The defending NL East champs didn't need to make a whole lot of changes, and yet they managed to improve. One-time ace Dan Haren was brought in to round out the rotation, and speedy outfielder Denard Span was added via trade from the Minnesota Twins in exchange for pitching prospect Alex Meyer. Washington appears to be on track to improve upon their win total from last year, which was a whopping 98.

 

2. The city of Los Angeles

Despite compiling an abundance of talent in both clubhouses, the Dodgers and Angels both narrowly missed out on the postseason, leaving Angelenos quite disappointed. This offseason, both clubs have added a couple of key pieces that could catapult them into October in 2013. For the Dodgers, it was veteran pitcher Zack Greinke and rookie Korean pitcher Hyu-Jin Ryu. For the Angels, it was super-slugger Josh Hamilton, veteran pitcher Jason Vargas and closer Ryan Madson. The entire city of Los Angeles has something to look forward to come April.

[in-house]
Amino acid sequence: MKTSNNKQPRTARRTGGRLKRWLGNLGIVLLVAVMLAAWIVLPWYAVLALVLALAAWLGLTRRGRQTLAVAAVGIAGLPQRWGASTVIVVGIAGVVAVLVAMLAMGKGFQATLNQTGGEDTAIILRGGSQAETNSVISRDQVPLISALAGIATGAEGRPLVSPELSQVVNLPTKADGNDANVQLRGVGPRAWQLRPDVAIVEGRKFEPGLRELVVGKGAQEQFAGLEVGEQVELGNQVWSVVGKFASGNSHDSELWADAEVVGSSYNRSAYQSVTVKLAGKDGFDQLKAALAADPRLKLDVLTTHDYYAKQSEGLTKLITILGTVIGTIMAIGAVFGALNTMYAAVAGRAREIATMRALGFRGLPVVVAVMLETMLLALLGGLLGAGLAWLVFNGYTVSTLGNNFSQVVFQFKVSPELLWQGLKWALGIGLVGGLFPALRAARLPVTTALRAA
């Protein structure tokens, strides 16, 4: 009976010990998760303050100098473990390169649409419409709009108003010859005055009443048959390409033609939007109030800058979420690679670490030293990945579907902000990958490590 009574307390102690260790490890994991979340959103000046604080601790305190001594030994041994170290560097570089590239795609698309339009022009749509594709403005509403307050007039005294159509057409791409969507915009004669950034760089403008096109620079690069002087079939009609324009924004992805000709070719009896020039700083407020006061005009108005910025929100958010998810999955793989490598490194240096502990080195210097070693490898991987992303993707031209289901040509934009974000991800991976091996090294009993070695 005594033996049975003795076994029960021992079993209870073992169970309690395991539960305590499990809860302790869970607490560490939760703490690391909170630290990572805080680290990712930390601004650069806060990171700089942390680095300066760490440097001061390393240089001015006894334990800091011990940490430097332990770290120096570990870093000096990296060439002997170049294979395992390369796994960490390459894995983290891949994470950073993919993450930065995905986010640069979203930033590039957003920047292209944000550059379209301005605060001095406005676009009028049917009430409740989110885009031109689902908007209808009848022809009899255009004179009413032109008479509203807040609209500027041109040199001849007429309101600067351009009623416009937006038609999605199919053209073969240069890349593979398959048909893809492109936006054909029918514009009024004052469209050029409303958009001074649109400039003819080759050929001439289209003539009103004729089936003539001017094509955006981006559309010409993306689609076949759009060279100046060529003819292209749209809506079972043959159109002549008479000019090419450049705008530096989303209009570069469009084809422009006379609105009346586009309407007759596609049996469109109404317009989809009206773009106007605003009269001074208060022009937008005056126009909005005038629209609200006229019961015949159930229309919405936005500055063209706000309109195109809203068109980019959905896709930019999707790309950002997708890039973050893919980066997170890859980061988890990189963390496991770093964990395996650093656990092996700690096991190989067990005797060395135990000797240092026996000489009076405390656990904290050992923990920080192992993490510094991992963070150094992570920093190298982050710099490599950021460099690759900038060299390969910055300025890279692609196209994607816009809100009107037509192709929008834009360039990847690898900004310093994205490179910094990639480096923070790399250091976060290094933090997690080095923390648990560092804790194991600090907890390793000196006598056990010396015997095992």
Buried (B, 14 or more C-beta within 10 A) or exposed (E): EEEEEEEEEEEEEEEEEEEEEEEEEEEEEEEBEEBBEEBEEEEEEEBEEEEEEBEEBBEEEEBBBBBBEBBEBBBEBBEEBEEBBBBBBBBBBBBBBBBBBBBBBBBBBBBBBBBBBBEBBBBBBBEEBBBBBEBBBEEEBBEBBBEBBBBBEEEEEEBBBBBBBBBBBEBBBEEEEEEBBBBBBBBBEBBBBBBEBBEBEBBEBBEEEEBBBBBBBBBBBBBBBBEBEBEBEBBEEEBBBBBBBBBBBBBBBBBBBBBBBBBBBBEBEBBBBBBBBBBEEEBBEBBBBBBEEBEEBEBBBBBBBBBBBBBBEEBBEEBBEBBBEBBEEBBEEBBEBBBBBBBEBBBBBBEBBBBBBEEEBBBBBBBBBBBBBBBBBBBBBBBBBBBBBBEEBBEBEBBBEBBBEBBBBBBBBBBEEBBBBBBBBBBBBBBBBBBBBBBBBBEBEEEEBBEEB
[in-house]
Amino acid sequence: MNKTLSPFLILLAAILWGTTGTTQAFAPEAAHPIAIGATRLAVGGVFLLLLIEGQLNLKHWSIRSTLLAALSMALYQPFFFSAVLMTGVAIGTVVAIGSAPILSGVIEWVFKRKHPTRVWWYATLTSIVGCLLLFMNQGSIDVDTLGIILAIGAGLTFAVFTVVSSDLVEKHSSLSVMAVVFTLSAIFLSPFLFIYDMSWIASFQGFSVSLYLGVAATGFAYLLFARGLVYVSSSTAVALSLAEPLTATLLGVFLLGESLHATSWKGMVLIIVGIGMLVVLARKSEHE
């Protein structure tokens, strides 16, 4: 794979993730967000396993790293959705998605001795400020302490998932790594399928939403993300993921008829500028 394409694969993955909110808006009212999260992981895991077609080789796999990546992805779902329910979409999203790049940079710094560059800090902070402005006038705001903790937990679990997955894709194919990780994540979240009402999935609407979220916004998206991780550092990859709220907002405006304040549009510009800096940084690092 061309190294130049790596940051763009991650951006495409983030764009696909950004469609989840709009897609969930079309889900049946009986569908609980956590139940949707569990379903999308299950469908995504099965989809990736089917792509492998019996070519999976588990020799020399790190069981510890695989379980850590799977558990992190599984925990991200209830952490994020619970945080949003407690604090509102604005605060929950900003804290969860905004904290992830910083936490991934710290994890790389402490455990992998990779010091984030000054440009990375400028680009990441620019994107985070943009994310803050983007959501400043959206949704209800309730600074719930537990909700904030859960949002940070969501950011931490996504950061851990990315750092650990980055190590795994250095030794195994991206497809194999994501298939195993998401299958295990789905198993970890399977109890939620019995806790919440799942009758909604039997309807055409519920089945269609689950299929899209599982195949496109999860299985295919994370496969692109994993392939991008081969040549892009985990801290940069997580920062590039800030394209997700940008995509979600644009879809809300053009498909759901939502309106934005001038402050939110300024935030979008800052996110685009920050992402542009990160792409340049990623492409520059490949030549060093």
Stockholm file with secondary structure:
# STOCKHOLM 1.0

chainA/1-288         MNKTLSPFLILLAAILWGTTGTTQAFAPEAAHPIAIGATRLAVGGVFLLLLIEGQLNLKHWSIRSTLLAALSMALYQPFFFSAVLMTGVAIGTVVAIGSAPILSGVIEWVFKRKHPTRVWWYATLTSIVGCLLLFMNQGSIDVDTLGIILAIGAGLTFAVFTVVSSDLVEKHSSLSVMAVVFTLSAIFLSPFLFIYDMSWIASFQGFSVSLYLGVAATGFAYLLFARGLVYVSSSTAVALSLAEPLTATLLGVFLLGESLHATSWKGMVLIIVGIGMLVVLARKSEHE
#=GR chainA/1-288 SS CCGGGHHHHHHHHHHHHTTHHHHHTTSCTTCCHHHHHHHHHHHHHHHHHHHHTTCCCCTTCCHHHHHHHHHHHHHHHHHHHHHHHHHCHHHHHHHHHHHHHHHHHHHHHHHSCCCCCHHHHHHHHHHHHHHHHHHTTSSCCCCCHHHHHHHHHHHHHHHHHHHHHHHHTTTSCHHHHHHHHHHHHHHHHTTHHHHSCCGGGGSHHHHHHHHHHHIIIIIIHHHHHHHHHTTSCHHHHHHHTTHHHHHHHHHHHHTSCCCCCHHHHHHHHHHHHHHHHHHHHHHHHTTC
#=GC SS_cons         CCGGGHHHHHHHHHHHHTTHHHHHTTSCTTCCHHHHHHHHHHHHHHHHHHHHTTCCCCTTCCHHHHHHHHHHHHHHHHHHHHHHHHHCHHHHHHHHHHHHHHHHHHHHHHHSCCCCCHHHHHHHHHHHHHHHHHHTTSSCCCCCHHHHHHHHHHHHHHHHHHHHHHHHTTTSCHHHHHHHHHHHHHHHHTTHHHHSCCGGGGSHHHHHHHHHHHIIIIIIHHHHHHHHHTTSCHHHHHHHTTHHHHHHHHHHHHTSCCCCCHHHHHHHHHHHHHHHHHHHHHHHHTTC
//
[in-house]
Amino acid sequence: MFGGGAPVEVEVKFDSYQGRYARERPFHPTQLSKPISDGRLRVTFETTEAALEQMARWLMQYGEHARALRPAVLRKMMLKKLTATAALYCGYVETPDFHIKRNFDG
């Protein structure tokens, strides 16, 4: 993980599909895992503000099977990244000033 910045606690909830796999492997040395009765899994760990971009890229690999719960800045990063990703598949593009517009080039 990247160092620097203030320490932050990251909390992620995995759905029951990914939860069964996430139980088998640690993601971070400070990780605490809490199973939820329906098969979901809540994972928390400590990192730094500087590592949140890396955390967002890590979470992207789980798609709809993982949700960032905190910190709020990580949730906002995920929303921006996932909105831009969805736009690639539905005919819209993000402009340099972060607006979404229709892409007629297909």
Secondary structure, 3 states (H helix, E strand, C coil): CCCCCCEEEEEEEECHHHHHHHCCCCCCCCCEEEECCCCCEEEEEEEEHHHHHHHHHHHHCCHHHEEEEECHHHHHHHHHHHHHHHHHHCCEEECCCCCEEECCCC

1. Toronto Blue Jays

It's clear the Blue Jays want to win NOW. And with the Yankees and Red Sox in an uncharacteristic period of relative mediocrity, what better time to throw all the chips on the table than right now? Toronto had to part with some top prospects, most notably Travis d'Arnaud and Adeiny Hechavarria, but were able to receive several huge pieces in return: Jose Reyes, Emilio Bonifacio, Josh Johnson, Mark Buehrle, and R.A. Dickey. The high-risk, high-reward signing of Melky Cabrera can have a big impact, too. It's been a while since the Toronto Blue Jays have been linked to the words "AL East favorites." It's kind of refreshing.

 

 

Losers:

 

10. Pittsburgh Pirates

They may have made a couple of signings this winter, i.e. Russell Martin and Francisco Liriano, but they also made one of the most inexplicable trades of the offseason, moving star closer Joel Hanrahan to the Red Sox. All they got in return was a package of four mediocre players and prospects, headlined by Jerry Sands, a former outfield prospect who has yet to pan out.

 

9. New York Yankees

Losing Swisher, Ibanez, Martin, Chavez and Andruw Jones will prevent the Yankees from being the offensive powerhouse that they have been for so long.

 

8. Giancarlo Stanton

Miami has completely depleted its roster this offseason, leaving superstar Giancarlo Stanton in a position where he will have to but in all the 1-8 spots in the lineup if they want to compete. He's already publicly displayed his feelings for this situation, and I'm sure his feelings towards Jeffrey Loria won't be changing anytime soon.

 

 

7. Seattle Mariners outfield